Before staff began the budgeting process, council challenged them to be less conservative on both their revenue and expenditure estimates. So staff budgeted more income from such things as development permits and applications and anticipated lower expenses in the areas of snow removal, legal fees and insurance deductibles.
"The total of all those things added up to $210,000," explained Leite.
The City's largest cost driver is still salaries and benefits, while policing fees account for more than $9.6 million. That's up $421,000 over last year.
Another area where costs have risen significantly in the City is its library, in part because the Fraser Valley Regional Library has raised its materials fees by five per cent this year.
In total, the City will pay $1,123,565 to FVRL to run a library in the City in 2013. That includes an additional $71,415 over last year.
The increase is also due to the fact that fewer books are being borrowed from the City of Langley library by residents of other communities, while City residents are borrowing more materials from libraries outside the municipality, Leite explained.
In terms of personnel, the City has budgeted for one additional half-time position for an emergency services clerk.
The position, which is shared with the Township and already exists as a part-time job, will be made a full-time position. The City's share for that amounts to $17,325.
Casino proceeds, meanwhile, are trending downward, said Leite, and the City expects to take in $5.75 million this year, compared to $5.93 million in 2012. That money will be divided between a council enterprise fund, community grants and a capital works fund.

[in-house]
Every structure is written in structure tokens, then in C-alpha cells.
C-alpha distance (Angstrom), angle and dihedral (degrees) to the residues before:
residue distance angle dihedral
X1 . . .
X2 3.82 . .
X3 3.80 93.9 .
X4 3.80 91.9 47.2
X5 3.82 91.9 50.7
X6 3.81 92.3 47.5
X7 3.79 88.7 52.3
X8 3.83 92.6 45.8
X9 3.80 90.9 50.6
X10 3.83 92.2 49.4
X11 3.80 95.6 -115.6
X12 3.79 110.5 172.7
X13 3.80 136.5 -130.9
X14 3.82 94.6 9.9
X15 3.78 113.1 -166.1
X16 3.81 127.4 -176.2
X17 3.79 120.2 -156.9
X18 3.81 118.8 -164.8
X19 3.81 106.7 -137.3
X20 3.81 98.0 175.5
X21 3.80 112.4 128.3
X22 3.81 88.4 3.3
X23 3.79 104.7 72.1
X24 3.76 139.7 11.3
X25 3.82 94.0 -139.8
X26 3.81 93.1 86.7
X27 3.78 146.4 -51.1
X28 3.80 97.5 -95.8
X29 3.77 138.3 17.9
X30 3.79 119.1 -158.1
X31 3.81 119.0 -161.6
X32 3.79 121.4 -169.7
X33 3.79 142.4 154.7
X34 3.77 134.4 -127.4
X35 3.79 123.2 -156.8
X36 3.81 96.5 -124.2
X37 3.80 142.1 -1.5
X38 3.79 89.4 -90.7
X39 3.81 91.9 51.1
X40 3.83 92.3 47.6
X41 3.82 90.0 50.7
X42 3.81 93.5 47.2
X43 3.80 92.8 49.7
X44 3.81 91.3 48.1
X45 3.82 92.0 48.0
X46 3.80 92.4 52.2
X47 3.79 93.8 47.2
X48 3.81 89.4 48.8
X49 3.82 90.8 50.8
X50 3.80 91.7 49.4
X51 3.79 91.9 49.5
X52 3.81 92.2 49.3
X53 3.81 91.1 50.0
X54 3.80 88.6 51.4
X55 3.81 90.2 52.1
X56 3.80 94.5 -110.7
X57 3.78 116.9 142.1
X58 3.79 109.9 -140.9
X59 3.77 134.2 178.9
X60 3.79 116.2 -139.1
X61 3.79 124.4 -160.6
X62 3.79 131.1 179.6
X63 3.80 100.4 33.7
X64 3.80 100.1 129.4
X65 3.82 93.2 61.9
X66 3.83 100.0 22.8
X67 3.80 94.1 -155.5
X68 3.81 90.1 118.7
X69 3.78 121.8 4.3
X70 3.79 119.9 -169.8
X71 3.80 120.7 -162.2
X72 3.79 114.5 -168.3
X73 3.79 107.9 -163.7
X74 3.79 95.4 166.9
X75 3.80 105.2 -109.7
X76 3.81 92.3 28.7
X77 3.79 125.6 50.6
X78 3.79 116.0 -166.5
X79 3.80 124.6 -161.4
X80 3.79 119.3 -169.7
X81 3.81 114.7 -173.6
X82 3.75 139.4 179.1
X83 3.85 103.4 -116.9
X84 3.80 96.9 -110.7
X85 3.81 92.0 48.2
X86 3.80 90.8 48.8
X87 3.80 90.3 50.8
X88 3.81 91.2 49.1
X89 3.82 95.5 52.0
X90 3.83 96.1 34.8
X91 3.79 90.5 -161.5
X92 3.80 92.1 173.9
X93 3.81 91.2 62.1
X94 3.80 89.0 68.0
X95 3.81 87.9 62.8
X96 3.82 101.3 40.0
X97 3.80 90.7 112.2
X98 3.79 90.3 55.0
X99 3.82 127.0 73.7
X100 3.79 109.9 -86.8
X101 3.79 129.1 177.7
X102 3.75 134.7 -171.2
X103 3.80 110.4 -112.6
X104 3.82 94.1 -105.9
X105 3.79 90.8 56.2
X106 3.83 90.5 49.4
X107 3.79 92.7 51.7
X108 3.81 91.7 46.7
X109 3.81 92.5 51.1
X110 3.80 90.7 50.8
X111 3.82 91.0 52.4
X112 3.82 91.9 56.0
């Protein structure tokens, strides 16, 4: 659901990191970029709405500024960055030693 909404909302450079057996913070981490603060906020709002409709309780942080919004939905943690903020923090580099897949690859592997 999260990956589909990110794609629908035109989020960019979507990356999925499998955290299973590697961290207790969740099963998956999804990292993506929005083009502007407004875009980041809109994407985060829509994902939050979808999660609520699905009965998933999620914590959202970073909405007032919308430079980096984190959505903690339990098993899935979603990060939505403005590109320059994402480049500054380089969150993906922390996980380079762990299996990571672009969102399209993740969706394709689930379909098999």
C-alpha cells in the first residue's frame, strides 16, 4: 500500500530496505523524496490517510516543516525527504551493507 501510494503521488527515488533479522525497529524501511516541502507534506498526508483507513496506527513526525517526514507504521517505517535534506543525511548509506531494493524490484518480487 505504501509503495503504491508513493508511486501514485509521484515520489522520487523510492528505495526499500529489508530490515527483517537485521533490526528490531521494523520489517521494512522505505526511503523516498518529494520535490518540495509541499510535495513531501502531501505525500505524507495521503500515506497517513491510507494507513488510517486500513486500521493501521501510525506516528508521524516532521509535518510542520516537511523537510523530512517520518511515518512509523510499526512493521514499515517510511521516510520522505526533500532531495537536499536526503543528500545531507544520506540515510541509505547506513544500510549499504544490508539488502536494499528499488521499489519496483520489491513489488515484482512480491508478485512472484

Following Leite's presentation, Councillor Ted Schaffer took a moment to outline the benefits the City has enjoyed from having Cascades Casino within its boundaries for the past eight years.
In that time, the City has received more than $49 million in casino proceeds, allowing it to pay off a $9 million water debt and become one of very few debt-free municipalities.
In addition, $36 million in capital funds has either been spent or allocated on projects that otherwise would not have been completed.
"I commend staff for trying to hold the numbers down, but I think we can go further," said Councillor Dave Hall, adding his property taxes have doubled since 1994.
Hall suggested some of the capital projects taken on by the City have been more cosmetic than functional and some he characterized as frivolous.
Although he is comfortable with the infrastructure levy, Hall suggested asking the public whether they support it.
He also wondered aloud whether future surplus funds might not be better put toward the new Timms Recreation Centre or perhaps an arts centre.
The draft financial plan passed first and second reading on Monday night.
The entire 199-page document can be viewed on the City's website at www.city.langley.bc.ca, where a summary fact sheet can also be found.
Questions can be posed to the City through both Twitter and Facebook. As well, an open house will be held at City Hall on Wednesday, Feb. 6, from 6:30 to 8 p.m. Members of the public are invited to drop in and go over the plan with City staff.
On Monday, Feb. 18, during a committee of the whole, the public is welcome to speak to council about the proposed budget ahead of its regular meeting.